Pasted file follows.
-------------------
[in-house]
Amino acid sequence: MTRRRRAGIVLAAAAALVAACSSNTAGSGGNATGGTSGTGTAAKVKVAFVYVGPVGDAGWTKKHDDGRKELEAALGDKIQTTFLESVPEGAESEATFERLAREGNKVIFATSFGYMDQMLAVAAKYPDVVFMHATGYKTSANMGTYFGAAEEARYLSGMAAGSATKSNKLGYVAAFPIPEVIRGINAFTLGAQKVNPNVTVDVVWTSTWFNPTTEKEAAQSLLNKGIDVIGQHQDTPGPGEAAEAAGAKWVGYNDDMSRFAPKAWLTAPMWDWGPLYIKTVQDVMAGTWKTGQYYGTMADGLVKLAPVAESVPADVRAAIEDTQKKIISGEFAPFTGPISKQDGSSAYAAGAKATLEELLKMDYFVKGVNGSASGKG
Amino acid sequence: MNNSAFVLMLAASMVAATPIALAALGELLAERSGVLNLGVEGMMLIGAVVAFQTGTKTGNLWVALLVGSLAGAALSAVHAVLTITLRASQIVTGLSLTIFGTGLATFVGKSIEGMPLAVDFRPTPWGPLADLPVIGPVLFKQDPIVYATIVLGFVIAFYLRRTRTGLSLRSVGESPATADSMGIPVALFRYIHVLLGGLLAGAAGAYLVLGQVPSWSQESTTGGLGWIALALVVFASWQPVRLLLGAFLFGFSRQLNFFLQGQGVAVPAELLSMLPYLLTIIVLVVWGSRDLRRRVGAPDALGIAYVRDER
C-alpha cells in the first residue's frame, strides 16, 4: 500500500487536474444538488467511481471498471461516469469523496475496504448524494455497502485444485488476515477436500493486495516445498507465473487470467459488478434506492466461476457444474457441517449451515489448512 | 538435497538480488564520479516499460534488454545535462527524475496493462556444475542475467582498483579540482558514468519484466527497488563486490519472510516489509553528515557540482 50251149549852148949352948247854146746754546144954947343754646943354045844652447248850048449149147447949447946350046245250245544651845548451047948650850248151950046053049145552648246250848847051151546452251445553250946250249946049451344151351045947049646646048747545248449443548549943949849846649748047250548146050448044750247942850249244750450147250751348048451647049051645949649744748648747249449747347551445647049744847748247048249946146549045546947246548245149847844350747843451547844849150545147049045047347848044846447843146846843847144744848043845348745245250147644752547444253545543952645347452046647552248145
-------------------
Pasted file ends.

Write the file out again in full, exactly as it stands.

[in-house]
Amino acid sequence: MTRRRRAGIVLAAAAALVAACSSNTAGSGGNATGGTSGTGTAAKVKVAFVYVGPVGDAGWTKKHDDGRKELEAALGDKIQTTFLESVPEGAESEATFERLAREGNKVIFATSFGYMDQMLAVAAKYPDVVFMHATGYKTSANMGTYFGAAEEARYLSGMAAGSATKSNKLGYVAAFPIPEVIRGINAFTLGAQKVNPNVTVDVVWTSTWFNPTTEKEAAQSLLNKGIDVIGQHQDTPGPGEAAEAAGAKWVGYNDDMSRFAPKAWLTAPMWDWGPLYIKTVQDVMAGTWKTGQYYGTMADGLVKLAPVAESVPADVRAAIEDTQKKIISGEFAPFTGPISKQDGSSAYAAGAKATLEELLKMDYFVKGVNGSASGKG
Amino acid sequence: MNNSAFVLMLAASMVAATPIALAALGELLAERSGVLNLGVEGMMLIGAVVAFQTGTKTGNLWVALLVGSLAGAALSAVHAVLTITLRASQIVTGLSLTIFGTGLATFVGKSIEGMPLAVDFRPTPWGPLADLPVIGPVLFKQDPIVYATIVLGFVIAFYLRRTRTGLSLRSVGESPATADSMGIPVALFRYIHVLLGGLLAGAAGAYLVLGQVPSWSQESTTGGLGWIALALVVFASWQPVRLLLGAFLFGFSRQLNFFLQGQGVAVPAELLSMLPYLLTIIVLVVWGSRDLRRRVGAPDALGIAYVRDER
C-alpha cells in the first residue's frame, strides 16, 4: 500500500487536474444538488467511481471498471461516469469523496475496504448524494455497502485444485488476515477436500493486495516445498507465473487470467459488478434506492466461476457444474457441517449451515489448512 | 538435497538480488564520479516499460534488454545535462527524475496493462556444475542475467582498483579540482558514468519484466527497488563486490519472510516489509553528515557540482 50251149549852148949352948247854146746754546144954947343754646943354045844652447248850048449149147447949447946350046245250245544651845548451047948650850248151950046053049145552648246250848847051151546452251445553250946250249946049451344151351045947049646646048747545248449443548549943949849846649748047250548146050448044750247942850249244750450147250751348048451647049051645949649744748648747249449747347551445647049744847748247048249946146549045546947246548245149847844350747843451547844849150545147049045047347848044846447843146846843847144744848043845348745245250147644752547444253545543952645347452046647552248145